undirected graph with cycles
• Remove edges until there are no cycles.
• Detecting a cycle in an undirected connected
graph
• A connected undirected graph that has n vertices
must have at least n 1 edges.
• A connected undirected graph that has n vertices
and exactly n 1 edges cannot contain a cycle.
• A connected undirected graph that has n vertices
and more than n 1 edges must contain at least
one cycle.

You can determine whether a connected graph
contains a cycle simply by counting its vertices
and edges.
32
Applications of Graphs Spanning Trees (3/5)
• Two algorithm for determining a spanning tree of
a graph
• The DFS spanning tree.
• THE BFS spanning tree.

33
Applications of Graphs Spanning Trees (4/5)
• To create a depth-first search (DFS) spanning
tree
• Traverse the graph using a depth-first search and
mark the edges that you follow.
• After the traversal is complete, the graphs
vertices and marked edges form the spanning tree.
• To create a breath-first search (BFS) spanning
tree
• Traverse the graph using a bread-first search and
mark the edges that you follow.
• When the traversal is complete, the graphs
vertices and marked edges form the spanning tree.

34
Applications of Graphs Spanning Trees (5/5)
• The DFS spanning tree rooted at vertex a.

root
(1)
a
b
a
b
(2)
e
f
(8)
g
h
c
c
h
h
d
(3)
e
i
e
i
c
(7)
(5)
b
i
d
d
a
f
f
(6)
g
g
(4)
stack
35
Applications of Graphs Minimum Spanning Trees
(1/4)
• Suppose you are building a telephone system of a
country.
• Vertices cities.
• Edges weighted, the installation cost of the
telephone line.
• Cost of the spanning tree
• Sum of the costs of the edges of the spanning
tree.

6
a
b
a
b
7
2
9
c
c
4
h
h
4
3
e
i
e
i
1
8
d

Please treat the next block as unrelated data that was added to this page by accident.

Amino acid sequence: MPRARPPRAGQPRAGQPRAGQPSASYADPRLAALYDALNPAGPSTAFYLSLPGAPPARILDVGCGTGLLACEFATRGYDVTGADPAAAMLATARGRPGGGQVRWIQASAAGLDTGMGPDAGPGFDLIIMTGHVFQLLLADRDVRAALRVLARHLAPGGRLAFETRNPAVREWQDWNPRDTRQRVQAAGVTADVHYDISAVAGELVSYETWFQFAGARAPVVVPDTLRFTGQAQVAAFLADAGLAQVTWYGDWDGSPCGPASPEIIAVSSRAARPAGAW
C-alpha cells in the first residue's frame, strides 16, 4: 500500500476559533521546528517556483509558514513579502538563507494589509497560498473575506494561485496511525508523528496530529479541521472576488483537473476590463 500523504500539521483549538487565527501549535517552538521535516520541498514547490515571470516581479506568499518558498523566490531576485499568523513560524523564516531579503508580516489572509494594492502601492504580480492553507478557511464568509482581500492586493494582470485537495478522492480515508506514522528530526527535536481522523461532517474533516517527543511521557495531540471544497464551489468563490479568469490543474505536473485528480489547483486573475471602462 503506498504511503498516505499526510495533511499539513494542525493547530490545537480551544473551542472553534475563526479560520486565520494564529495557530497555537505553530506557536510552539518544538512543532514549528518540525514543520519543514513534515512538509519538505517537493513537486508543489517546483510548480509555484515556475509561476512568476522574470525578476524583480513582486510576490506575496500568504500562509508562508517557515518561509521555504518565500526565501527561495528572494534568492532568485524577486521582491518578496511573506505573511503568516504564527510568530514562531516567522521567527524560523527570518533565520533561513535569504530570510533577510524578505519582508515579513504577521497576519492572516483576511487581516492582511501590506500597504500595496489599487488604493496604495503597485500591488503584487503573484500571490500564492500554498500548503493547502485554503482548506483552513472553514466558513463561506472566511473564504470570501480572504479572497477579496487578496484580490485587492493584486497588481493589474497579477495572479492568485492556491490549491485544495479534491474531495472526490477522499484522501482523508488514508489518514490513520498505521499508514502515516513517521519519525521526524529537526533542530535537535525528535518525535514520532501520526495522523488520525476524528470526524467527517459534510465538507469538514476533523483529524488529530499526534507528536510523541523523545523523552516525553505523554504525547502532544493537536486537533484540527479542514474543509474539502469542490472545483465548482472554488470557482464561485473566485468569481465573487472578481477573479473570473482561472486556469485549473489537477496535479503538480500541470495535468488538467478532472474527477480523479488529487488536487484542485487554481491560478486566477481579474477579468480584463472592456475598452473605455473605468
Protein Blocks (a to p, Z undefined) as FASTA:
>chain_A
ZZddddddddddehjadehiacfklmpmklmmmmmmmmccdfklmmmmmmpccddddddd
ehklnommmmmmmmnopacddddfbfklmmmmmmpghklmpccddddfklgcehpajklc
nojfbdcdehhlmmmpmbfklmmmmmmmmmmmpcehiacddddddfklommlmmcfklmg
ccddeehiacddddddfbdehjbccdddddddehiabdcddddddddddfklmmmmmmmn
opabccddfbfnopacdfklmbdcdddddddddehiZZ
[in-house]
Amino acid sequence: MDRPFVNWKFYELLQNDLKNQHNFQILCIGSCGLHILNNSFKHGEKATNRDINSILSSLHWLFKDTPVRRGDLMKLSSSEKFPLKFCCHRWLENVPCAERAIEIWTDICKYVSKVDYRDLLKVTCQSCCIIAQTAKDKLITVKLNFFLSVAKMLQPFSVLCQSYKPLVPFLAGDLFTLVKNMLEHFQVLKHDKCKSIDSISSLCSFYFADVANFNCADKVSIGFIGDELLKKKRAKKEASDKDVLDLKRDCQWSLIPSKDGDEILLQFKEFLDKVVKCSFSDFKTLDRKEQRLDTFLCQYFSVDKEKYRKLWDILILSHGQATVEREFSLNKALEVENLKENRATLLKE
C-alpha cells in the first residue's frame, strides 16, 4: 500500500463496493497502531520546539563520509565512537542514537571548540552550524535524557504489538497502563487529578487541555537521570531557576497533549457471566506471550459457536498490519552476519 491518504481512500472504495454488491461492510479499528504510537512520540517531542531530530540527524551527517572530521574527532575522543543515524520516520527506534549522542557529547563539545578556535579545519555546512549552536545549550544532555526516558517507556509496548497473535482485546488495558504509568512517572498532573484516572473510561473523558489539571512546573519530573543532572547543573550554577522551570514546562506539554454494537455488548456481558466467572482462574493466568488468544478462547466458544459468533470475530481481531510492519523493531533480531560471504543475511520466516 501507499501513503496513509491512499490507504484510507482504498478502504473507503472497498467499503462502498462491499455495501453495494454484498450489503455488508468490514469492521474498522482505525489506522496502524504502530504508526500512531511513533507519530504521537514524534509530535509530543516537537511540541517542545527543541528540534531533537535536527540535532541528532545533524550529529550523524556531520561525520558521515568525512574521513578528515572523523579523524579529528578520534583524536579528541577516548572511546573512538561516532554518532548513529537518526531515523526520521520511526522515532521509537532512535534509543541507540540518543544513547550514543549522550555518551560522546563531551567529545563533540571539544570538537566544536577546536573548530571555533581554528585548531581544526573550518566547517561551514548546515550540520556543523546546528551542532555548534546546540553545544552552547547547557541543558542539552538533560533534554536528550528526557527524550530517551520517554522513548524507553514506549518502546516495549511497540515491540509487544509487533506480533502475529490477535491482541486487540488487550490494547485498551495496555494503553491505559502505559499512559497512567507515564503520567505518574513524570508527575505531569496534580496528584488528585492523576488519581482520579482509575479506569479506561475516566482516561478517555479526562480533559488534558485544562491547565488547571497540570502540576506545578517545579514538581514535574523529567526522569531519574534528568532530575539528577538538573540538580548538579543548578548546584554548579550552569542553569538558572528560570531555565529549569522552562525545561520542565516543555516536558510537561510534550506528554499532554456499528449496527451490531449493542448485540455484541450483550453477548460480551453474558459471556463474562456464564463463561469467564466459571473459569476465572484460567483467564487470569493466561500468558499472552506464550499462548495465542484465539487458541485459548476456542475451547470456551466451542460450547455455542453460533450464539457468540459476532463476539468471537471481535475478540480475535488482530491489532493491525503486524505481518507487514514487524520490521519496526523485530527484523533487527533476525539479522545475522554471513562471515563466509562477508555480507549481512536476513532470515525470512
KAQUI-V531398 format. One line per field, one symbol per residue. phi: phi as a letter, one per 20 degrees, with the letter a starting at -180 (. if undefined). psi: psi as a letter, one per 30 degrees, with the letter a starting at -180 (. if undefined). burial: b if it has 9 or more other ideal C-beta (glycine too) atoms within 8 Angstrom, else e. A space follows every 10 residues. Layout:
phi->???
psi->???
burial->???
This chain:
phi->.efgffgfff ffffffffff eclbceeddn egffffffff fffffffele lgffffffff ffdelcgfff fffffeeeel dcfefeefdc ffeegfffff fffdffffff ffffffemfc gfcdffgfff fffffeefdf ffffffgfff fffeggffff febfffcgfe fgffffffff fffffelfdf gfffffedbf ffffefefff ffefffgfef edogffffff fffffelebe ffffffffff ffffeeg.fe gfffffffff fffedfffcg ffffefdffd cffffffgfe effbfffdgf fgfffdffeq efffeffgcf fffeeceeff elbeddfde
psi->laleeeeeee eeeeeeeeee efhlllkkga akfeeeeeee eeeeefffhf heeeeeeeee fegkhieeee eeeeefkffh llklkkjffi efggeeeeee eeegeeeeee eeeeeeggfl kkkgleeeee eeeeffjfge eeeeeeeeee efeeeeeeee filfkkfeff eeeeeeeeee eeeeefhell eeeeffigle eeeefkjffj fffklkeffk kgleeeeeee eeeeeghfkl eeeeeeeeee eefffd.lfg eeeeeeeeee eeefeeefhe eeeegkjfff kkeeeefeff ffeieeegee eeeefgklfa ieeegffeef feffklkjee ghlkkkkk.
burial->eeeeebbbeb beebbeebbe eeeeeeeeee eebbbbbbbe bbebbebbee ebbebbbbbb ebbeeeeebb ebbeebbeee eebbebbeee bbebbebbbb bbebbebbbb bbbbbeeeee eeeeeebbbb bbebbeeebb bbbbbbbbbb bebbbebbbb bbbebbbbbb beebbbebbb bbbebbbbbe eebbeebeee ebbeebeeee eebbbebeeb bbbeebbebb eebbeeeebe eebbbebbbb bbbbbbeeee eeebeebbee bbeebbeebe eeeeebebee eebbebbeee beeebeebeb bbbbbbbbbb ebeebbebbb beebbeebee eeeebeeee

d
5
f
f
2
g
g
36
Applications of Graphs Minimum Spanning Trees
(2/4)
• A minimum spanning tree of a connected undirected
graph has a minimal edge-weight sum.
• A particular graph could have several minimum
spanning trees.
• Prims algorithm
• A method finds a minimum spanning tree that begin
at any vertex.

37
Applications of Graphs Minimum Spanning Trees
(3/4)
primsAlgorithm(in vVertex) // Determines a
minimum spanning tree for a weighted, //
connected, undirected graph whose weights are //
nonnegative, beginning with any vertex v.
Mark vertex v as visited and include it in the
minimum spanning tree while (there are
unvisited vertices) Find the least-cost
edge (v, u) from a visited vertex v to
some unvisited vertex u Mark u as
visited Add the vertex u and the edge (v,
u) to the minimum spanning tree
38
Applications of Graphs Minimum Spanning Trees
(4/4)
primsAlgorithm(a)
6
a
b
a
b
a
b
7
2
9
c
c
c
4
h
h
h
4
3
e
i
e
i
e
i
1
8
d
d
d
5
f
f
2
f
g
g
g
39
Applications of Graphs Shortest Paths (1/5)
• A map of airline routes
• The vertices are cities.
• The edges indicate existing flights between
cities.
• The edge weights represent the mileage between
cities.
• Shortest path between two vertices in a weighted
graph is
• The path that has the smallest sum of its edge
weights.

40
Applications of Graphs Shortest Paths (2/5)
• Dijkstras Algorithm